Many people know the late César Chávez as the man who famously fought to unionize California farmworkers. In addition to this battle, Chávez was also a loud and strong advocate for nonviolence and human rights, but what many people don’t know is that Chávez was also vegetarian. In fact, Chávez was a pioneer in terms of recognizing the shared struggles of human beings and animals and once said, “I became a vegetarian after realizing that animals feel afraid, cold, hungry, and unhappy like we do. I feel very deeply about vegetarianism and the animal kingdom.” Furthermore, Chávez also said that people should learn to “respect all life without exceptions,” which is just one more reason why César Chávez Day (which takes place every March 31) is so important. Chávez’s legacy still inspires people to live a life that is as cruelty-free as possible, which is why we’re celebrating César Chávez Day with a few highlights of his achievements in the animal-rights community.
Chavez fasted for 25 days to protest pesticides
Probably one of the most controversial issues in agriculture is the use of pesticides in crops. Pesticides are chemicals that agriculture producers use to keep insects out of crops. According to the Center for Ecogenetics & Environmental Health, “(w)orkers in agriculture and occupational settings touch and breathe in pesticides, putting them at risk for acute and chronic poisoning.” Chavez knew that it was unfair that migrant farmworkers were exposing themselves to these caustic chemicals, so, at the age of 61, he fasted for 25 days to protest the use of pesticides in grapes. This event in history is known as the Delano Grape Strike, in which the Agricultural Workers Organizing Committee (AWOC) and the National Farm Workers Association (NFWA) protested poor working-conditions and pay. In August 1966, the organizations united to form the United Farm Workers (UFW) union, which conducted nonviolent protests that sought to earn migrant workers better pay, legal protection, education, and housing. After his 25-day fast, Chavez adopted a vegetarian lifestyle and remained meat-free for the rest of his life.
His dog inspired him to go vegetarian
Chavez’s life’s work was based on promoting non-violence and human rights, but Chavez’s German Shepherd inspired him to ask about animal-rights. “It was my dog Boycott who led me to question the right of humans to eat other sentient beings,” Chavez said. Chavez strongly believed that people had to learn to become non-violent toward their fellow creatures in order to be content with themselves. “Kindness and compassion towards all living beings is a mark of a civilized society,” he said. “Racism, economic deprival, dog fighting and cock fighting, bullfighting, and rodeos are all cut from the same defective fabric: violence.”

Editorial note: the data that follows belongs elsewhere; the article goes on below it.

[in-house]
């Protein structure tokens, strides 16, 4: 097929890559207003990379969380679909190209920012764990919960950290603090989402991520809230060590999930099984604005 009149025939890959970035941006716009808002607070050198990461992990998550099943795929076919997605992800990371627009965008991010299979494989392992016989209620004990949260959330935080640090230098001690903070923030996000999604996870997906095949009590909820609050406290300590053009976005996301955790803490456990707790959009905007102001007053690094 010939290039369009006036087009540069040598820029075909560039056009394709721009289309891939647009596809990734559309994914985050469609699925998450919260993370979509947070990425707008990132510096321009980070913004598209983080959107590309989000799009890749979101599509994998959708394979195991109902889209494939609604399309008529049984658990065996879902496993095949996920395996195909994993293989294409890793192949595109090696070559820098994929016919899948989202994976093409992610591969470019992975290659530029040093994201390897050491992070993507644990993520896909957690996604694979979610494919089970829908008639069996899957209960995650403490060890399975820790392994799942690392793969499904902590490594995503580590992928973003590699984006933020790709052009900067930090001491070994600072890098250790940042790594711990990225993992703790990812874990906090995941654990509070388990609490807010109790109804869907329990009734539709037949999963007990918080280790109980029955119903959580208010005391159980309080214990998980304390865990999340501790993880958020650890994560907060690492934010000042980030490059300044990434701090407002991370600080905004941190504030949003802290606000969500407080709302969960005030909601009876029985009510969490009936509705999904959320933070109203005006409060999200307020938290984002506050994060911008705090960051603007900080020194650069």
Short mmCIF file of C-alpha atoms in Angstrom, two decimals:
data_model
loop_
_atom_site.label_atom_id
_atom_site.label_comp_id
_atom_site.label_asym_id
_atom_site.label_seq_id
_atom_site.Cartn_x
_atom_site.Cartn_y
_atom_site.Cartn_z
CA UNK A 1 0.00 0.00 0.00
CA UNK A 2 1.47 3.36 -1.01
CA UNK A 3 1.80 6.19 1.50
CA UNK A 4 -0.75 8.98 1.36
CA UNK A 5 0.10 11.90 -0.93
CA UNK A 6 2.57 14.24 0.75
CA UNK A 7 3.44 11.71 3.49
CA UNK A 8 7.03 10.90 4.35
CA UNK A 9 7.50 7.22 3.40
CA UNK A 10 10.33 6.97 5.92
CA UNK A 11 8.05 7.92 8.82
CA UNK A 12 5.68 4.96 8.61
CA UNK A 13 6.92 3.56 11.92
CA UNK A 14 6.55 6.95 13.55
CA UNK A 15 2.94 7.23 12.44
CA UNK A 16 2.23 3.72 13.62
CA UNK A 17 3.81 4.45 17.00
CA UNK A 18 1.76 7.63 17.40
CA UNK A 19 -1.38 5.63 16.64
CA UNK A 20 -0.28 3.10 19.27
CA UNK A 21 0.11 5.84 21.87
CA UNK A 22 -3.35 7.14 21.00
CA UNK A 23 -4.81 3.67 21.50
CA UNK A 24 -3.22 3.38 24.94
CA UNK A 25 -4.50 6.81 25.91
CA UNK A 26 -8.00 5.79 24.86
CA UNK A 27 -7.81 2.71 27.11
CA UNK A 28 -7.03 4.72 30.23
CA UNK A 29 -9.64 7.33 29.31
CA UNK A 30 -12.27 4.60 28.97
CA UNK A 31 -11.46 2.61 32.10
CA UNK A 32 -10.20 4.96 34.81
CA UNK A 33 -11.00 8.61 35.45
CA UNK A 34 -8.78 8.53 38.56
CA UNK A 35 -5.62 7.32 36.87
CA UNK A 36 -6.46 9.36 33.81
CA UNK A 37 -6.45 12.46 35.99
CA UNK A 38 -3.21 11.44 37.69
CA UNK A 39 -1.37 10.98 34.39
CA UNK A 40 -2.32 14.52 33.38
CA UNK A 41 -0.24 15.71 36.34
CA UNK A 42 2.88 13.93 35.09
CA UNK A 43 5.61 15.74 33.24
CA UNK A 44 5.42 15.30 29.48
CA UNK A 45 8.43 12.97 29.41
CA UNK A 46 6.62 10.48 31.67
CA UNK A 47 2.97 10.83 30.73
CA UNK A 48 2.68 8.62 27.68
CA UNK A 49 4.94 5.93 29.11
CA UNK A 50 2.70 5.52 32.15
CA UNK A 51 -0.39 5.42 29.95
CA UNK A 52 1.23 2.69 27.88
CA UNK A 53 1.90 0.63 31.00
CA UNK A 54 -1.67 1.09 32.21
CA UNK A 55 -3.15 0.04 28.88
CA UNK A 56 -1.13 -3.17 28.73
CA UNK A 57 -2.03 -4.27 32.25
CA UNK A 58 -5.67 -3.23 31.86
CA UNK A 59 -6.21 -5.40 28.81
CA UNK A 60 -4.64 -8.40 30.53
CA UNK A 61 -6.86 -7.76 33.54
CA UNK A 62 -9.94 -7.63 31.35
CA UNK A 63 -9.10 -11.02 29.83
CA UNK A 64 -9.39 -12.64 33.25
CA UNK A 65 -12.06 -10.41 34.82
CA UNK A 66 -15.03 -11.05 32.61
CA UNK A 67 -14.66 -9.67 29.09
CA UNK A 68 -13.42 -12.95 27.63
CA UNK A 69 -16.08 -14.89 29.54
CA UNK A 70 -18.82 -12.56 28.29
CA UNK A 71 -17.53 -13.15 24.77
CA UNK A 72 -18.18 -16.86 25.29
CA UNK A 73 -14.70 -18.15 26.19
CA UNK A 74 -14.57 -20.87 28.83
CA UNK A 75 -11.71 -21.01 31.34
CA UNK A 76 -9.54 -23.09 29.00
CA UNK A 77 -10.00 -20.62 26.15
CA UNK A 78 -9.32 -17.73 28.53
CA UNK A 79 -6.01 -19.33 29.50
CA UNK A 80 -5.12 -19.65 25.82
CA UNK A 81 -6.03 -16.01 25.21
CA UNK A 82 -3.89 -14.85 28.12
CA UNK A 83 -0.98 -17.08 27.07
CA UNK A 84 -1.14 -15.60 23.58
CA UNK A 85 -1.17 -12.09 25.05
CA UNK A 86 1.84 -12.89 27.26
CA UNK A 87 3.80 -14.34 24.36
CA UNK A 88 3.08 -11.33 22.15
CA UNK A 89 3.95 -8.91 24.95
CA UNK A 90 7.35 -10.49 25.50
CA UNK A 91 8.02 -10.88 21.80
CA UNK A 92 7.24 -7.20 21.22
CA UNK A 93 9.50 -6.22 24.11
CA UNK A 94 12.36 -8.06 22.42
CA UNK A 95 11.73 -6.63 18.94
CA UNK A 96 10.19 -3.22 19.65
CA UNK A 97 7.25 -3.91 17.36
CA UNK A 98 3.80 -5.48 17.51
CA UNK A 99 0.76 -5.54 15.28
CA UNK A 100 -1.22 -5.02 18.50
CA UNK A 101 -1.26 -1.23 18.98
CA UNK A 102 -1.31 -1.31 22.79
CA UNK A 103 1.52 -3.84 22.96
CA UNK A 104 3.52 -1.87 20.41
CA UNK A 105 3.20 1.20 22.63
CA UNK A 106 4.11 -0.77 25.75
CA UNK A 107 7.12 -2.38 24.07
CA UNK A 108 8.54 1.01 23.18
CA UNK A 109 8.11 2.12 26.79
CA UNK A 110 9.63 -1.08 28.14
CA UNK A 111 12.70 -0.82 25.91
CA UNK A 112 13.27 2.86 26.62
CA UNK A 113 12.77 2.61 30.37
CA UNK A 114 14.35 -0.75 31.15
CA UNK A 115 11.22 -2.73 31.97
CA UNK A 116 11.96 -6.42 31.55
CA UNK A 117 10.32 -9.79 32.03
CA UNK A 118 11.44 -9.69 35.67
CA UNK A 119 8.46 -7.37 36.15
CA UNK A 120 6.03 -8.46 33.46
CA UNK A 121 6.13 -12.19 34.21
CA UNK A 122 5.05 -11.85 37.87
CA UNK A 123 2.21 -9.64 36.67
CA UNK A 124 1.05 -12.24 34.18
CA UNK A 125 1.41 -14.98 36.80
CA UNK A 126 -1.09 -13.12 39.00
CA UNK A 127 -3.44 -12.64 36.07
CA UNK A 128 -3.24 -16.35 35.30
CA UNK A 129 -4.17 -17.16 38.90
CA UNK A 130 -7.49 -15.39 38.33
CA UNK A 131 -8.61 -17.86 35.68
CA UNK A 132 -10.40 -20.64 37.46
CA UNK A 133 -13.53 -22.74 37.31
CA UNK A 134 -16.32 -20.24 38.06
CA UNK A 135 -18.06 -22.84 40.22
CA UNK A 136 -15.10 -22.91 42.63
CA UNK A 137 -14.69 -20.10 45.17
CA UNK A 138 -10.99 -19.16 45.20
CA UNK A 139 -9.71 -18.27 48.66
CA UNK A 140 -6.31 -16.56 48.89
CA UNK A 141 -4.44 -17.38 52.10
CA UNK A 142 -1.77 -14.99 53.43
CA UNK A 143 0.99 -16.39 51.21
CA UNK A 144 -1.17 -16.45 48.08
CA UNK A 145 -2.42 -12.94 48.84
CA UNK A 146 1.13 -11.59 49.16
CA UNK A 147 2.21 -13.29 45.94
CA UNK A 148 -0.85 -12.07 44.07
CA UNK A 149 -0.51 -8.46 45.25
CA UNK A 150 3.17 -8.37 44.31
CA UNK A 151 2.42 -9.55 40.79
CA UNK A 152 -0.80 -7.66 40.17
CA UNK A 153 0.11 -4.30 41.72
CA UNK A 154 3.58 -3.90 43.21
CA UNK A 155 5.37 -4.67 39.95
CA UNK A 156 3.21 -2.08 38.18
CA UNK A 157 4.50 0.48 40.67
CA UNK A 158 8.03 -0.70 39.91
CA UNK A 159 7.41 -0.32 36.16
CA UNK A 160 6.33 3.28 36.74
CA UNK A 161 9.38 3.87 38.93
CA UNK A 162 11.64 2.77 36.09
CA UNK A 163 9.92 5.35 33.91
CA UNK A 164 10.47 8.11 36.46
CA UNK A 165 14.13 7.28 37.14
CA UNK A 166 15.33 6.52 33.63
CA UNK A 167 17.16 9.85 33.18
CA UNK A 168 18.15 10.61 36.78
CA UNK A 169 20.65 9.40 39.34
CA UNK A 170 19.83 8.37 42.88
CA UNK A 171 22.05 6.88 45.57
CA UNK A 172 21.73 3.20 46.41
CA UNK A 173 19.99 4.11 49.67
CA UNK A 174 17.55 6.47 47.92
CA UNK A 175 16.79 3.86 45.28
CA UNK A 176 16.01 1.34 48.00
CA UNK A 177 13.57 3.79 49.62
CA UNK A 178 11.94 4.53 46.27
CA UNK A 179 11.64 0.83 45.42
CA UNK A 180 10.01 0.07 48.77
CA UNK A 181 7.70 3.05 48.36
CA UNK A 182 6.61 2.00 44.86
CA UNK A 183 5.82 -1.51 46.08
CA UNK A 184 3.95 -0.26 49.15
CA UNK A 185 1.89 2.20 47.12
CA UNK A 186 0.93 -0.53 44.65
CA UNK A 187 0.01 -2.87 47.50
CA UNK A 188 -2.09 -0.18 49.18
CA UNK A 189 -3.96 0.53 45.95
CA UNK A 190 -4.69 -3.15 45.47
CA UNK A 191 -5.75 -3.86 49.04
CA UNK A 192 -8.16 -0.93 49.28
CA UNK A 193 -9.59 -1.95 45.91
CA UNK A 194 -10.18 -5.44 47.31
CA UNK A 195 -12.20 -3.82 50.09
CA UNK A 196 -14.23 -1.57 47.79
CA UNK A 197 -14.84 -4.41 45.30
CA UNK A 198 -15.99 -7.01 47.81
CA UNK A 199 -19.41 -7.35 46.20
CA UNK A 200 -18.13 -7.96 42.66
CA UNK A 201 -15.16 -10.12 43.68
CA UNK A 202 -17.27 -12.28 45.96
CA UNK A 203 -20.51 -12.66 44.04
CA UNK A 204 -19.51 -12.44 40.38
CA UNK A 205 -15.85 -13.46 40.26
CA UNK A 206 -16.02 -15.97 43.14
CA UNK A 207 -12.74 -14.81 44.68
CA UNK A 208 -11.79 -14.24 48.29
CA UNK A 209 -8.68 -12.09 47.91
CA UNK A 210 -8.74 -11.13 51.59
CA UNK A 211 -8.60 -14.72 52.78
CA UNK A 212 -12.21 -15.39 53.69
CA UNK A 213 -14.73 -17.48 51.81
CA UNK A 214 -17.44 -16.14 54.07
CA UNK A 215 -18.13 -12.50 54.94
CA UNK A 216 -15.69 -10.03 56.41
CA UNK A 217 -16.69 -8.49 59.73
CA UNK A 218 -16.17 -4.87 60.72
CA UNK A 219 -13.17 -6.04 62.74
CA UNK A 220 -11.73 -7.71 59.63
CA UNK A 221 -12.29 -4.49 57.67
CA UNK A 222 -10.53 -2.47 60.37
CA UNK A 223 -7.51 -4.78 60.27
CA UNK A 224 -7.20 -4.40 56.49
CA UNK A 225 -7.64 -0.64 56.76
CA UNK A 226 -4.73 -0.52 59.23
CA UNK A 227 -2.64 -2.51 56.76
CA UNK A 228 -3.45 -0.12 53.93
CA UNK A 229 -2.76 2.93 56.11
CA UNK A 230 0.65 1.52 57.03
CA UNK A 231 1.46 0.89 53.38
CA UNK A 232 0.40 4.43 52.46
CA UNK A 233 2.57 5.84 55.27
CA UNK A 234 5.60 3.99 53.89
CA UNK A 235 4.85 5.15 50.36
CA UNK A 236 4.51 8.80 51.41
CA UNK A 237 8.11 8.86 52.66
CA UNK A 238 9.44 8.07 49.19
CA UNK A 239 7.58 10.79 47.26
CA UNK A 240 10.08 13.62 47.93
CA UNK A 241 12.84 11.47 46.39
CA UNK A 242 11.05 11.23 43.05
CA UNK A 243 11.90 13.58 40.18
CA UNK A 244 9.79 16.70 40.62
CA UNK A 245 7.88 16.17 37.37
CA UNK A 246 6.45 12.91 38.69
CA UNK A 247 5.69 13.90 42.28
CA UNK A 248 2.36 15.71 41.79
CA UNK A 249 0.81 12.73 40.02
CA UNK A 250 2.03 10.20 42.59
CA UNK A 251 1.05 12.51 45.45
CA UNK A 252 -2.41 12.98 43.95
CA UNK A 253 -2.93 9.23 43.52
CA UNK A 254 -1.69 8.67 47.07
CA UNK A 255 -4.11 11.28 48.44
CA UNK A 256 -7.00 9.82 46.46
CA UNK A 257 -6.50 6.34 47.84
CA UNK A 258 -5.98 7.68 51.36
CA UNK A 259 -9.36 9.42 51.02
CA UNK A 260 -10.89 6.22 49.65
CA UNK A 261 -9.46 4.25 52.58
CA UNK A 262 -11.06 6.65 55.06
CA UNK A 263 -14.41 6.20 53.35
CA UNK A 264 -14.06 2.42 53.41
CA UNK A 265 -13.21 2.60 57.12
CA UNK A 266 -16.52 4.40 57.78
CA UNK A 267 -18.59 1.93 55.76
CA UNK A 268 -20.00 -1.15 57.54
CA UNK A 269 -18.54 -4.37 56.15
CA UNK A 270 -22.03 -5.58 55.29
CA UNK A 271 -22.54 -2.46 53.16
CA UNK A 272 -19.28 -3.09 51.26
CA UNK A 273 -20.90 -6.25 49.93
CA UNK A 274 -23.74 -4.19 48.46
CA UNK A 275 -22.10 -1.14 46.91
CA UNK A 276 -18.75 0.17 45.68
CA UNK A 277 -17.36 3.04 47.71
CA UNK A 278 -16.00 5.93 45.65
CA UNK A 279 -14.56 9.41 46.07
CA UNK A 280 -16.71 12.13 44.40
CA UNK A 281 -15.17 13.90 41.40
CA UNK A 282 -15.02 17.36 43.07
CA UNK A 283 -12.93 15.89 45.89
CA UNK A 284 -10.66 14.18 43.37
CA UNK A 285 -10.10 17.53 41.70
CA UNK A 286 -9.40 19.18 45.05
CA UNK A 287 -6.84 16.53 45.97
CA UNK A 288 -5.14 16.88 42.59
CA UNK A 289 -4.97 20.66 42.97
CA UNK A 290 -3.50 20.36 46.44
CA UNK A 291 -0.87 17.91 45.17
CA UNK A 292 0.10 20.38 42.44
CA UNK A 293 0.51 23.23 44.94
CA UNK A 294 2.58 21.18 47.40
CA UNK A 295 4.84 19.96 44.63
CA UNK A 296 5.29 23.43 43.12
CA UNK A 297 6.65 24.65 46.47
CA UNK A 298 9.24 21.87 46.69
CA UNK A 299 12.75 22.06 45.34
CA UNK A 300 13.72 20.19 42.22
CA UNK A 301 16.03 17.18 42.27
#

His lifetime achievement
Eliot Katz, DVM, founder of In Defense of Animals (IDA), presented Chavez with a Lifetime Achievement Award in 1993. In an article published on IDA’s website, Katz said he was honored to have awarded Chavez on behalf of IDA’s “profound appreciation of all he has done and achieved for his fellow beings, both human and nonhuman alike.” In Chavez’s acceptance speech, he said that people need to work hard to make others understand that animals must be treated as ethically as we want to be treated. “We cannot hope to have peace until we respect everyone, respect ourselves, and all living beings,” Chavez said. “We cannot defend and be kind to animals until we stop exploiting them. Exploiting them in the name of science, exploiting them in the name of sport, exploiting them in the name of fashion, and yes, exploiting them in the name of food.”
Chavez wanted to encourage others to adopt a plant-based lifestyle
According to Marc Grossman (Chavez’s personal aide, press secretary, and speechwriter), “César was a devoted proselytizer. I think he took almost as much personal satisfaction from converting people to vegetarianism as trade unionism.” Upon receiving the IDA Lifetime Achievement Award, Chavez gave a precedent-setting speech for animal-rights in which he said that the basis for peace was to respect all creatures. “We need in a special way to work twice as hard to make all people understand that animals are fellow creatures. We must protect them and love them as we love ourselves.”
Ana Sofia Rodriguez is a vegan teen journalist who likes to write about fashion, culture, and anything else her mind can come up with.
Photo courtesy of Rafael López